There's one thing that I don't understand about someone's reasoning for not vaccinating, which is that to me there seems to be a logic gap by thinking that a statistically unproven link between MMR and autism (for example, as it is being discussed above), outweighs a risk of a child catching measles, mumps, or rubella.

    For example, peelnseal, you say that you believe parents who say that their children contracted autism from the jab. Do you believe that the numbers of parents who believe their children contracted autism from the MMR exceed the numbers of children contracting measles, mumps, and rubella each year?

    I don't believe there is a link between the MMR and autism (and this is something I have studied as part of my degree, and also through working with autistic children for a time). However, IF I believed that in some cases there was a link, but that those cases were so rare as to not be able to be measured over a large scale study, then I would still vaccinate as the risk of catching measles, etc. was greater than the chance (if I believed in one) of autism.

    Is it because people don't see it that way? Or that people think autism is more 'serious' than measles, mumps, or rubella?

    I'm not trying to upset anyone. I just don't follow the logic, that's all.



    Yes i think the risk of Autism far outweighs the risk of catching measles, mumps or rubella.
    YES, for me, i think Autism would impact on a toddler/childs childhood, their education, their emotional wellbeing, their adult life and their entire family in far greater ways than measles, mumps or rubella.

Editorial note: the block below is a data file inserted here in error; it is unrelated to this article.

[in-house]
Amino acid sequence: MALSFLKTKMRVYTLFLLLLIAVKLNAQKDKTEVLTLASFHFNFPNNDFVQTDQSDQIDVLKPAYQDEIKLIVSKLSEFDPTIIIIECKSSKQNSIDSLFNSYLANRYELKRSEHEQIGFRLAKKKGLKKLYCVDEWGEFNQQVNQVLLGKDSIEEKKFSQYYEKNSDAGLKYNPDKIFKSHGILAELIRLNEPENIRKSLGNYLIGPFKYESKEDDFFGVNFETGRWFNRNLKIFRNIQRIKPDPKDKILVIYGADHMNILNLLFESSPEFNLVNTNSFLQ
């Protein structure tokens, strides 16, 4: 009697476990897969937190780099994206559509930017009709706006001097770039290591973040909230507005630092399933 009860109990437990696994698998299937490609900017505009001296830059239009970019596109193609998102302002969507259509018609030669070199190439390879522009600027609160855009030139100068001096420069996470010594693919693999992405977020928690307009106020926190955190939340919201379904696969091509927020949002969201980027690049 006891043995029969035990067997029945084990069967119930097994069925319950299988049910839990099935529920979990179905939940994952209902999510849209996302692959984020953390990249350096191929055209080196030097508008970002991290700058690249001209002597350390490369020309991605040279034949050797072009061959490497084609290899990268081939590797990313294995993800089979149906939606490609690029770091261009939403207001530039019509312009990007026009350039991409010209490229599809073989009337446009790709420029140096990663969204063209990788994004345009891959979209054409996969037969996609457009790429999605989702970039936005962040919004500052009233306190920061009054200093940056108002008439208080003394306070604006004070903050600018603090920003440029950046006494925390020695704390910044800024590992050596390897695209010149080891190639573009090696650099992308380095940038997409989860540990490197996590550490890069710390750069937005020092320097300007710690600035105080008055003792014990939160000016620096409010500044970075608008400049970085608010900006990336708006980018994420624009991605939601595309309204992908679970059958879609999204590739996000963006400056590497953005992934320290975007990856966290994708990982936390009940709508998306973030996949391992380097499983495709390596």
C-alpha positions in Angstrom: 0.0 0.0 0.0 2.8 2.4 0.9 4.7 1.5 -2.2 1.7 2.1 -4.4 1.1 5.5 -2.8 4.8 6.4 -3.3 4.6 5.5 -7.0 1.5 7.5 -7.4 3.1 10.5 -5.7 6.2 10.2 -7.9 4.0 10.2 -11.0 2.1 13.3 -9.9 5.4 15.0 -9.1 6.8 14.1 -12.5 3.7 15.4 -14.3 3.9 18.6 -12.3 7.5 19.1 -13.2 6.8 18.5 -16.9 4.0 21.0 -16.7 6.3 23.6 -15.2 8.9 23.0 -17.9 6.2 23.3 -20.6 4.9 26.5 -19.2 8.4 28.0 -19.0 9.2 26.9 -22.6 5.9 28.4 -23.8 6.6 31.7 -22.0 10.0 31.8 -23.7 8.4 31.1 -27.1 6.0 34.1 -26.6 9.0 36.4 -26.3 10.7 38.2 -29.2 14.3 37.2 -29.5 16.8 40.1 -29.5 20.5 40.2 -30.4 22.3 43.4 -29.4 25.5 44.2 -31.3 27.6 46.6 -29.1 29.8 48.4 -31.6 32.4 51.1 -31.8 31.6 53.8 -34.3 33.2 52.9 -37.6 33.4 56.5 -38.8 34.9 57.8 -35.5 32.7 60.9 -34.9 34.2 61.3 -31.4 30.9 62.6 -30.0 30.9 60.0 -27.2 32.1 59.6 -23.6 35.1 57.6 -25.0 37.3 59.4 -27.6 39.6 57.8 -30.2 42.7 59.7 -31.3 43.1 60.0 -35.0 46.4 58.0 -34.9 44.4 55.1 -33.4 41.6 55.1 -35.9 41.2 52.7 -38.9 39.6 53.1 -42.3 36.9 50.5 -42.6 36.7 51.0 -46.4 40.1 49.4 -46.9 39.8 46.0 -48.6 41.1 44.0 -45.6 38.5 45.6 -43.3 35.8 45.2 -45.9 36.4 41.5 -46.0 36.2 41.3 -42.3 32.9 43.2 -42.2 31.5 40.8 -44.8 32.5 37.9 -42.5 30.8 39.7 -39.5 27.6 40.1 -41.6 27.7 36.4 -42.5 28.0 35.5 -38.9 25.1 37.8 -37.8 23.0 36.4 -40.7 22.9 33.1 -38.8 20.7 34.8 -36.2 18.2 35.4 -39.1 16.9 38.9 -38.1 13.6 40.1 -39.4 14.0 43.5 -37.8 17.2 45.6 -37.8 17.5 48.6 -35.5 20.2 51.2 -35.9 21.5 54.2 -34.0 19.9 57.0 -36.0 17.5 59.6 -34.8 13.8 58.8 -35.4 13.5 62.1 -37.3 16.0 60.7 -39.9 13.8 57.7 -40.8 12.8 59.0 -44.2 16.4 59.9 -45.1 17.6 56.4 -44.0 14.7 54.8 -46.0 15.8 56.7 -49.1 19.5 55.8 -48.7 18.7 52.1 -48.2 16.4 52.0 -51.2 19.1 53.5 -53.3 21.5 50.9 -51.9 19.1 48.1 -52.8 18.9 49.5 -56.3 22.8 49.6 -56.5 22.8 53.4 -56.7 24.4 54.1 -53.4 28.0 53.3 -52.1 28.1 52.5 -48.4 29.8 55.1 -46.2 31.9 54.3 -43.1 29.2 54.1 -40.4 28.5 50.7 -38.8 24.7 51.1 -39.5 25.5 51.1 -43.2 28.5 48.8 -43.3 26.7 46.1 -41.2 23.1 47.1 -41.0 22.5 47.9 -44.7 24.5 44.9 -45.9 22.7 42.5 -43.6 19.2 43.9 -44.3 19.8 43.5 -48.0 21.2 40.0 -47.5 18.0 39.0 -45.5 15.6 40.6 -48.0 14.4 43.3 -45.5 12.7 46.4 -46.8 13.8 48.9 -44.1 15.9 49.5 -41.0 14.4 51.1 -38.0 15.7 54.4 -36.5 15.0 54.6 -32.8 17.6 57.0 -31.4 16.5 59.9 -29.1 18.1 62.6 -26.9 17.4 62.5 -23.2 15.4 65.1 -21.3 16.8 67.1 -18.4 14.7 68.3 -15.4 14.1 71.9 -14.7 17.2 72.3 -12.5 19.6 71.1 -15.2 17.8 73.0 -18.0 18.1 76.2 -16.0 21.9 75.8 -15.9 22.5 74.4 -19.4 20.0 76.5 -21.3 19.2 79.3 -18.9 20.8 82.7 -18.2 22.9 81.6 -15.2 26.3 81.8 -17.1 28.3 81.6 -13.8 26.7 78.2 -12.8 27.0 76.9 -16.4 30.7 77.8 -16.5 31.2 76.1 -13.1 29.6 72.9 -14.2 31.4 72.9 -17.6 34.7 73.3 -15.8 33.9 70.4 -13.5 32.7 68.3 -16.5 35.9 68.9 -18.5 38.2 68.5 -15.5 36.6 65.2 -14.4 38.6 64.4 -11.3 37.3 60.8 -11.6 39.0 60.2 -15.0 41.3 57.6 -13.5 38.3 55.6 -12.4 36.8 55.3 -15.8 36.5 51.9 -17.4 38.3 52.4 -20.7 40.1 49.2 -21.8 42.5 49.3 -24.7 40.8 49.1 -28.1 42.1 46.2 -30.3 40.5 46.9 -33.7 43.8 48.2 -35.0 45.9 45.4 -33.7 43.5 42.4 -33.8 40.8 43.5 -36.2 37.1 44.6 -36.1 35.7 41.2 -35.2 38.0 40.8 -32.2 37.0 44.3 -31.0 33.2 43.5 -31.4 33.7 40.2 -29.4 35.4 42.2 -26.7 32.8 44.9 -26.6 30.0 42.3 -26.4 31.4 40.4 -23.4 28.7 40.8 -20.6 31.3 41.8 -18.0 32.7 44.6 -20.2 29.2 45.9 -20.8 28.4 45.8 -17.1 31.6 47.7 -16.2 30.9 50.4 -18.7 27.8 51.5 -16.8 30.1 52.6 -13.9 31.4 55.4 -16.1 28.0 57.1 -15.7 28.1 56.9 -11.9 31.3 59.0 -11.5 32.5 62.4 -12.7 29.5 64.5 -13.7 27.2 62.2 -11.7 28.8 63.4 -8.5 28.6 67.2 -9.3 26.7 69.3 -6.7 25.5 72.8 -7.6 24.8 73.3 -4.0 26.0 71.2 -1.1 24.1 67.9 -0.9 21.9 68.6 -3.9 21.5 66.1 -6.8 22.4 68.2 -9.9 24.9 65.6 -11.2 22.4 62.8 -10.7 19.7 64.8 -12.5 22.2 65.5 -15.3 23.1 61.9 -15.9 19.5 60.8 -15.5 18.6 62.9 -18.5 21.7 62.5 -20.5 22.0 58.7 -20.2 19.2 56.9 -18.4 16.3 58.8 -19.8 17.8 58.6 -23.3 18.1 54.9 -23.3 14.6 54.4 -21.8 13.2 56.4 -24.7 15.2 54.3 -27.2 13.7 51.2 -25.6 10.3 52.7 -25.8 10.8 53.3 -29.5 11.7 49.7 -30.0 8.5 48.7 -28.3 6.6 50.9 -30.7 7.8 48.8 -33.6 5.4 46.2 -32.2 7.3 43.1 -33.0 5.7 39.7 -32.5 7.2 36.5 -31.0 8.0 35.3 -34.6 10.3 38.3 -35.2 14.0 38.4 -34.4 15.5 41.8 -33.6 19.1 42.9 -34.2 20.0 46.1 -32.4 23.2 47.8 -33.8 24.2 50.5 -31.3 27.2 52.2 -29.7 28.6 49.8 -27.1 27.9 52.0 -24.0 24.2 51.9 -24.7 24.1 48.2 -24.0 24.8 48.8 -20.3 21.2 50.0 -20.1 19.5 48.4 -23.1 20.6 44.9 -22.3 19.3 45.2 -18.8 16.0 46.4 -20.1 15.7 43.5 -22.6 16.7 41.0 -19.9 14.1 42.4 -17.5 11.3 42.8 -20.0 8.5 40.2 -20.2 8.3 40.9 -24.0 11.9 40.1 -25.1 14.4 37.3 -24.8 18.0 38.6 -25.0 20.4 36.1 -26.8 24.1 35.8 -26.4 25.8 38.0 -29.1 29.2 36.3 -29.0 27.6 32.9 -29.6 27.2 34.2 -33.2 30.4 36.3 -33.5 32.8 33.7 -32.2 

9. #58
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    Quote Originally Posted by AM View Post
    I definitely see autism as WAY more serious than a disease, it affects you for your whole life usually, most diseases are of limited duration and severity unlike autism.
    Maybe that's the difference. I see both as very very serious, but measles (for example) can kill children - so I tend to view it as a very high priority to avoid.

  10. #59
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    Quote Originally Posted by peelnseal View Post
    Yes i think the risk of Autism far outweighs the risk of catching measles, mumps or rubella.
    YES, for me, i think Autism would impact on a toddler/childs childhood, their education, their emotional wellbeing, their adult life and their entire family in far greater ways than measles, mumps or rubella.
    When you say the risk of autism outweighs the risk of catching the other diseases - do you mean that you think the effects of autism are worse, or that you believe that the odds of getting autism from a vaccine are higher than the odds of getting one of the diseases we're talking about?

    As I said above, I look at measles (and other diseases) as something that can kill a child, so maybe that's why we view it differently.

  11. #60
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    OT but what the hey

    Bizarre as it sounds I'd be thrilled if the definitive cause/trigger of ASD was vaccines. Why - because it would firstly mean an answer for those thousands of parents so depserately wanting to know why this has happened to their child. Secondly, if vaccines truly were the culprit - easy, no vaccines means an end to ASD, sadly thats not the case.